Negatively charged albumins (NCAs, with the prototypes succinylated human serum albumin (Suc-HSA) and aconitylated human serum albumin (Aco-HSA)), modified proteins with a potent anti-human immunodeficiency virus type 1 (anti-HIV-1) activity in vitro, were studied for their pharmacokinetic behaviour in mice and their in vivo anti-HIV-1 efficacy in an HIV-1 infection model in mice. In contrast to the saturation kinetics found in rats, intravenous injections of 10-300 mg/kg for both NCAs showed a linear correlation between the area under the curve (AUC) and the dose. The elimination t1/2 was 25 and 30 min for Suc-HSA and Aco-HSA, respectively. Preinjections of an excess of formaldehyde-treated albumin (Form-HSA) resulted in plasma levels that were 3- and 4-fold higher for Aco-HSA and Suc-HSA, respectively. These data indicate that elimination is at least partly (scavenger) receptor-mediated. Organ distribution studies 10 min after injection showed an accumulation in liver (Suc-HSA 17.3 +/- 6.6% of the dose; Aco-HSA 20.9 +/- 2.3%) and lungs (Suc-HSA 12.7 +/- 10.5%; Aco-HSA 16.0 +/- 13.6). Intraperitoneal injection of 300 mg/kg Suc-HSA resulted in a final bioavailability of about 0.45. Suc-HSA was also evaluated for its in vivo neutralizing capacity in a human-to-mouse chimeric model for HIV-1 infection. Intraperitoneal injections of 300 and 3 mg/kg Suc-HSA, given 15-30 min before the mice were challenged with the virus, sufficed to protect these mice against infection with the HIV-1 IIIB strain.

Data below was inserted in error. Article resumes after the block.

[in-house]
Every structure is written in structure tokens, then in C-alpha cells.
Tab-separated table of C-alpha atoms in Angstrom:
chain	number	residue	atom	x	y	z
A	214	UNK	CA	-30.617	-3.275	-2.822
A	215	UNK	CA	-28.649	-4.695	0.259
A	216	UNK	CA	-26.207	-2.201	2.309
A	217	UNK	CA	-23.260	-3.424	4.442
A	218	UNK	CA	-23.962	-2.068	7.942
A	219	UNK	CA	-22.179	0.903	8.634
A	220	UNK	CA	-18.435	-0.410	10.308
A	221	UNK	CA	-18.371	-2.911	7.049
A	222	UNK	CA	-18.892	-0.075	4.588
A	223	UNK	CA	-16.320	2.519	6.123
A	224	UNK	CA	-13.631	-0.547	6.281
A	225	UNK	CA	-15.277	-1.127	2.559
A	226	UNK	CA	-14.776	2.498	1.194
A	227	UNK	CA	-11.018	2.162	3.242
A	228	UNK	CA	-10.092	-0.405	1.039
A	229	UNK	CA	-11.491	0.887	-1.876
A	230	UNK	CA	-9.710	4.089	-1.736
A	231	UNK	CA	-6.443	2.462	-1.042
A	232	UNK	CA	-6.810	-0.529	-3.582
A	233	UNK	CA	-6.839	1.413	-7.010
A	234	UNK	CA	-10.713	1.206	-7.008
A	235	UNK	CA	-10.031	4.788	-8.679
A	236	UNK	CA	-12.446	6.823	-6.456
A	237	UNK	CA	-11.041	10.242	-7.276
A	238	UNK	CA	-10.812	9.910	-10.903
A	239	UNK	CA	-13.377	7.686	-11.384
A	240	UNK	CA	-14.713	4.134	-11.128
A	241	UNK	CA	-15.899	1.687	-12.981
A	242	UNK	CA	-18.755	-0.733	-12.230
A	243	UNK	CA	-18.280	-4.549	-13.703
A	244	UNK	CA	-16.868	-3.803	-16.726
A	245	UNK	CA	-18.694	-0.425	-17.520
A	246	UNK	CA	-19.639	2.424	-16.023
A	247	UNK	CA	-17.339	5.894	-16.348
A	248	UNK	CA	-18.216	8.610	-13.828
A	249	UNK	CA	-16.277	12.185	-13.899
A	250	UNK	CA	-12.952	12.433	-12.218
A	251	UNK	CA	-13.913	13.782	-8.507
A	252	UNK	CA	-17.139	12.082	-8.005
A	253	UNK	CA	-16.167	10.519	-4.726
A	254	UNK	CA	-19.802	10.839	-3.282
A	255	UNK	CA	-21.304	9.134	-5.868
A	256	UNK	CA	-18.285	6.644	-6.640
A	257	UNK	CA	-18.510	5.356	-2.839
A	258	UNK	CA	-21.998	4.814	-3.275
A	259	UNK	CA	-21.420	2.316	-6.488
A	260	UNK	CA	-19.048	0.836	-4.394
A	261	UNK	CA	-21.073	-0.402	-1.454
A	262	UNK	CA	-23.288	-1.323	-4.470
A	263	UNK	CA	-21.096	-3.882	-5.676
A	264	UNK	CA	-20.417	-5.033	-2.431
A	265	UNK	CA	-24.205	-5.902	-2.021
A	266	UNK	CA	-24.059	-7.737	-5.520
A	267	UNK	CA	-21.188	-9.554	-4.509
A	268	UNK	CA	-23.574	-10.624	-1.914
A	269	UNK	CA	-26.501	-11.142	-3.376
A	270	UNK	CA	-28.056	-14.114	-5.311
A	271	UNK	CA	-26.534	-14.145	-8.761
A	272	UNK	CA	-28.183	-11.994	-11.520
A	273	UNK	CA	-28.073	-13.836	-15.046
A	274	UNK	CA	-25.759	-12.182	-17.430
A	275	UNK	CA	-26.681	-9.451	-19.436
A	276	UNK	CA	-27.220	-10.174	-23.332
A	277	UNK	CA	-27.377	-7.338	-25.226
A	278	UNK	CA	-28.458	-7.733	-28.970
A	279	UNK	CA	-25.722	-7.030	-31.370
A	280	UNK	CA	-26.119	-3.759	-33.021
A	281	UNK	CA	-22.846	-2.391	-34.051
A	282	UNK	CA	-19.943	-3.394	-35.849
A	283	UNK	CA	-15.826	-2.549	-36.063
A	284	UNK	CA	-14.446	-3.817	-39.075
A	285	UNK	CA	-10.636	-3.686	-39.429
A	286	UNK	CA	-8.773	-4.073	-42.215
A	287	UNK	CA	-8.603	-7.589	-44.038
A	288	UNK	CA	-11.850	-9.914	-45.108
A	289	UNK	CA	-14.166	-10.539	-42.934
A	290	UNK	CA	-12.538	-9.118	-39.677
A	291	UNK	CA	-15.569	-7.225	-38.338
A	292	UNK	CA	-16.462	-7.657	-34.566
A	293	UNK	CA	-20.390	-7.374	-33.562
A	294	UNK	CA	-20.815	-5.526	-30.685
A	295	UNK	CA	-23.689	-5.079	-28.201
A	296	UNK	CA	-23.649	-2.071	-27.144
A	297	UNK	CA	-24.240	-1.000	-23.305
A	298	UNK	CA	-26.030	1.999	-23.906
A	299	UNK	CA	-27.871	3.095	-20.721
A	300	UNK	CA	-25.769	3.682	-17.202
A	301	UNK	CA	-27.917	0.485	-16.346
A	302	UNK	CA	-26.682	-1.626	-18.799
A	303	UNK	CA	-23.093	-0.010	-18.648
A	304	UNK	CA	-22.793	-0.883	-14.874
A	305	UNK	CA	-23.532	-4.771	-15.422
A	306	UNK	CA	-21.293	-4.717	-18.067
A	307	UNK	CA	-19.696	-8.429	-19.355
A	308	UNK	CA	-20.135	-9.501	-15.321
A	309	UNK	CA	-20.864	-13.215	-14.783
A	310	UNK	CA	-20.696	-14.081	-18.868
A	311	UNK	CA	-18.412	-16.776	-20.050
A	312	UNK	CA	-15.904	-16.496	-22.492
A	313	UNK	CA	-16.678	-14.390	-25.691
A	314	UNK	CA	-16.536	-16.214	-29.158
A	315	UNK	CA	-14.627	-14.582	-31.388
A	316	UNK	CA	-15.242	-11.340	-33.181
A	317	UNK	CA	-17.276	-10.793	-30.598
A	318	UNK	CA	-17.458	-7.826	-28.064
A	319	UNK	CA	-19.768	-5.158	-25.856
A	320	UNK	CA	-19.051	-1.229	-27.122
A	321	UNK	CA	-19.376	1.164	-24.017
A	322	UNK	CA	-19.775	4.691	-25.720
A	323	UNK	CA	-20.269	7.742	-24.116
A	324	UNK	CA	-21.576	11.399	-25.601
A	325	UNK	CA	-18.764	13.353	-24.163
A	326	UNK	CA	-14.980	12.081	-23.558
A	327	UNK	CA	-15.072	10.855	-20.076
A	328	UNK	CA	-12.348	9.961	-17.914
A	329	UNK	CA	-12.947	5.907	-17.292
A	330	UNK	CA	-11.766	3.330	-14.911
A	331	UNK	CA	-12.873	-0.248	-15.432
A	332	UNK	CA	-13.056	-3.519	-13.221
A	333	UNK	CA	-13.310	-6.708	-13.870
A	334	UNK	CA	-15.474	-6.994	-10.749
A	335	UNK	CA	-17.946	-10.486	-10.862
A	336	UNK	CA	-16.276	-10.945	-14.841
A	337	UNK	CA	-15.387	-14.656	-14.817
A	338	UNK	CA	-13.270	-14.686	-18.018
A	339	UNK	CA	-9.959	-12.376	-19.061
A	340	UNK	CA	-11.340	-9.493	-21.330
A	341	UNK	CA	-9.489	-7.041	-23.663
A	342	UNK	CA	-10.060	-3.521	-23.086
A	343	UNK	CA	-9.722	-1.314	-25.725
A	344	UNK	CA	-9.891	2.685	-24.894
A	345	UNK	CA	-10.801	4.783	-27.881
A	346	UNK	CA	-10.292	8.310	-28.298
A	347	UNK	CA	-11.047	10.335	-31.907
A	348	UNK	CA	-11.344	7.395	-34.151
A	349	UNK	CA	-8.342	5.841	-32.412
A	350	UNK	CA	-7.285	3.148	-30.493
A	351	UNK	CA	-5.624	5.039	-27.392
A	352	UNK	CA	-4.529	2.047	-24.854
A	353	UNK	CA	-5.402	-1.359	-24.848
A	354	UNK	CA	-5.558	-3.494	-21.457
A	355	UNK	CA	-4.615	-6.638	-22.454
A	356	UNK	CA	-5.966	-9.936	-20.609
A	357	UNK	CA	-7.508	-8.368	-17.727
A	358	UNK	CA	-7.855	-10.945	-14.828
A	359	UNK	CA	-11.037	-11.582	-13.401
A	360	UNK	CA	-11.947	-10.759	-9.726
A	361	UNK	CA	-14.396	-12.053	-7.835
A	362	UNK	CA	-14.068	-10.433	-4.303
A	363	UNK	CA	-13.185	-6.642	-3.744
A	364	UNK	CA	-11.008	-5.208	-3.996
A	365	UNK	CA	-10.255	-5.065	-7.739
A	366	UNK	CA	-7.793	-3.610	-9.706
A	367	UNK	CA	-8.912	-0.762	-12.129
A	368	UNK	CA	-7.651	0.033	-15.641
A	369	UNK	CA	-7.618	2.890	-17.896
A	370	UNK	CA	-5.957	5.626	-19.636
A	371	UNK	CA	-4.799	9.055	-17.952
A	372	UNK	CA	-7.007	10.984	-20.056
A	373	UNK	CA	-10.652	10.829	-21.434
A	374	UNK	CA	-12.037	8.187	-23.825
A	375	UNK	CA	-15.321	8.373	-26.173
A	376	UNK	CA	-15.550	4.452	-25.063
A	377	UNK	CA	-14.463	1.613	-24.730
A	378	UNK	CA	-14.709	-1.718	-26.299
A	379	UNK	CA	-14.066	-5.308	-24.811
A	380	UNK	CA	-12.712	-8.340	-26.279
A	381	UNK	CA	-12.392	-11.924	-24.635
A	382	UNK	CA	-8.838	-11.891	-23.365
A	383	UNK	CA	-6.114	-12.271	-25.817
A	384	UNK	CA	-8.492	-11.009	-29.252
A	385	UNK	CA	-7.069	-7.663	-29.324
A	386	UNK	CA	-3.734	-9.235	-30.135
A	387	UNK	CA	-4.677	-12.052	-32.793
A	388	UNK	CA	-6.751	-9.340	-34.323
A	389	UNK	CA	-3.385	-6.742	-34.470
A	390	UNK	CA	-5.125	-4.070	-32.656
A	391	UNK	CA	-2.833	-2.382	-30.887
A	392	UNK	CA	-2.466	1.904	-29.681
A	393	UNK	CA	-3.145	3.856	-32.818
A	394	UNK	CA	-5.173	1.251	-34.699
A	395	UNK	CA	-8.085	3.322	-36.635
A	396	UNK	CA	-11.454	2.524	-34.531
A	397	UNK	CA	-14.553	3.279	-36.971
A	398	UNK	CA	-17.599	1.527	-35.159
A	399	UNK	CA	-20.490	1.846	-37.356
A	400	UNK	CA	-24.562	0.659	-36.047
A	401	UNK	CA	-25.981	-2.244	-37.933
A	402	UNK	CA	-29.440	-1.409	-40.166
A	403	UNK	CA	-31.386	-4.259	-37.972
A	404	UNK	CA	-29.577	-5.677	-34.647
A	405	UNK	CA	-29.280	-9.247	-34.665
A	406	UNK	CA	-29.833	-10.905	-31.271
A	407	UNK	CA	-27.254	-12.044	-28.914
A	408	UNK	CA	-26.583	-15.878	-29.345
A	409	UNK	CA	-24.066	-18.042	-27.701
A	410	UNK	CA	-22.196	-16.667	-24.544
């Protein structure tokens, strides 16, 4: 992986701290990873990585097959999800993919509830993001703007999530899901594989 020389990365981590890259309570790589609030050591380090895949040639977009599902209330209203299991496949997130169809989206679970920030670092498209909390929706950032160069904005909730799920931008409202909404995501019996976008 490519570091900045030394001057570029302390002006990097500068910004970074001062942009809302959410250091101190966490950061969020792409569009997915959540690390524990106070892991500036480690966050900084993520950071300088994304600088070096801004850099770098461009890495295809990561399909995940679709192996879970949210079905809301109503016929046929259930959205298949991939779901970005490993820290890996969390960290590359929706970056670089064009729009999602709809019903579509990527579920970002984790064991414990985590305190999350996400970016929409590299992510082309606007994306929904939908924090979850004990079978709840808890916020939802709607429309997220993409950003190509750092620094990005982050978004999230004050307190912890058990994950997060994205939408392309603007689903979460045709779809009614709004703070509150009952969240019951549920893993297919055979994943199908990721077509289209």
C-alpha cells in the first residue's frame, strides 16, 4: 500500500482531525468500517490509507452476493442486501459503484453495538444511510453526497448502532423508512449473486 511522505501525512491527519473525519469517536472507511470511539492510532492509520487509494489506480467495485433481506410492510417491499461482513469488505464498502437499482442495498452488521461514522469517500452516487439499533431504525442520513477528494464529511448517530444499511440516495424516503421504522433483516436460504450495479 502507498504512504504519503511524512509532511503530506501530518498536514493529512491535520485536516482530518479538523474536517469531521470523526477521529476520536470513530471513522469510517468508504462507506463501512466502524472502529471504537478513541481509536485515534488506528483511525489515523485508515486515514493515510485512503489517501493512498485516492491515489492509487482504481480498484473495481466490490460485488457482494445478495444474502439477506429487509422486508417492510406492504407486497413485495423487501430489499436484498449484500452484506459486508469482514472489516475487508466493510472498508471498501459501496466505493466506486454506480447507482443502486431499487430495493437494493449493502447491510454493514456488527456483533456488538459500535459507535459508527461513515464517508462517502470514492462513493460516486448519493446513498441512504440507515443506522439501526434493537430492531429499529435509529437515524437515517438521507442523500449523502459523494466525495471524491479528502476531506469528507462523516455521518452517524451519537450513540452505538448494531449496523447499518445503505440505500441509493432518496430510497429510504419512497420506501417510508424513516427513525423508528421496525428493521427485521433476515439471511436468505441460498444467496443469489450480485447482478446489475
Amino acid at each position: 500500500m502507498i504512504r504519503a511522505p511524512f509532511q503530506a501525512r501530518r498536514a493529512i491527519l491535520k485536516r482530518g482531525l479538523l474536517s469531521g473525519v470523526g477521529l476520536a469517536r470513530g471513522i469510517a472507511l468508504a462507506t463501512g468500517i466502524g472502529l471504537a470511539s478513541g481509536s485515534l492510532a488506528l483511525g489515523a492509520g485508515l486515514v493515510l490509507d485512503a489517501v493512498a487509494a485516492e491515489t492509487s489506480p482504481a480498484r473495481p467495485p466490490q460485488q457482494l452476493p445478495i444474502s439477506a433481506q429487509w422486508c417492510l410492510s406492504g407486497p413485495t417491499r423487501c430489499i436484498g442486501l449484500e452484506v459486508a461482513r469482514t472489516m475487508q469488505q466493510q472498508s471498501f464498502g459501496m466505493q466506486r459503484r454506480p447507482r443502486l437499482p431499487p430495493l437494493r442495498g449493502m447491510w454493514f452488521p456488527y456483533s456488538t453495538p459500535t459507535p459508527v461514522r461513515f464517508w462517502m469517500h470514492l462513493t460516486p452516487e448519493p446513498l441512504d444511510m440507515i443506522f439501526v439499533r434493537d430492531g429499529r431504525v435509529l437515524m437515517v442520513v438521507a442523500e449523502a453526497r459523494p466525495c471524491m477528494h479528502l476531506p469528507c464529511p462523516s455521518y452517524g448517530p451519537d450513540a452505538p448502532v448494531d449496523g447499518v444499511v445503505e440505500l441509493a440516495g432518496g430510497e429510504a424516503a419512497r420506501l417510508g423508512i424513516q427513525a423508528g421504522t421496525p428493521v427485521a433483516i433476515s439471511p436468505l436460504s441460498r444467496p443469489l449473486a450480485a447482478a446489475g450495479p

|Number of pages||10|
|Publication status||Published - Jan-1997|
- human immunodeficiency virus type 1
- negatively charged human serum albumins
- IMMUNODEFICIENCY-VIRUS INFECTION
- DEXTRAN SULFATE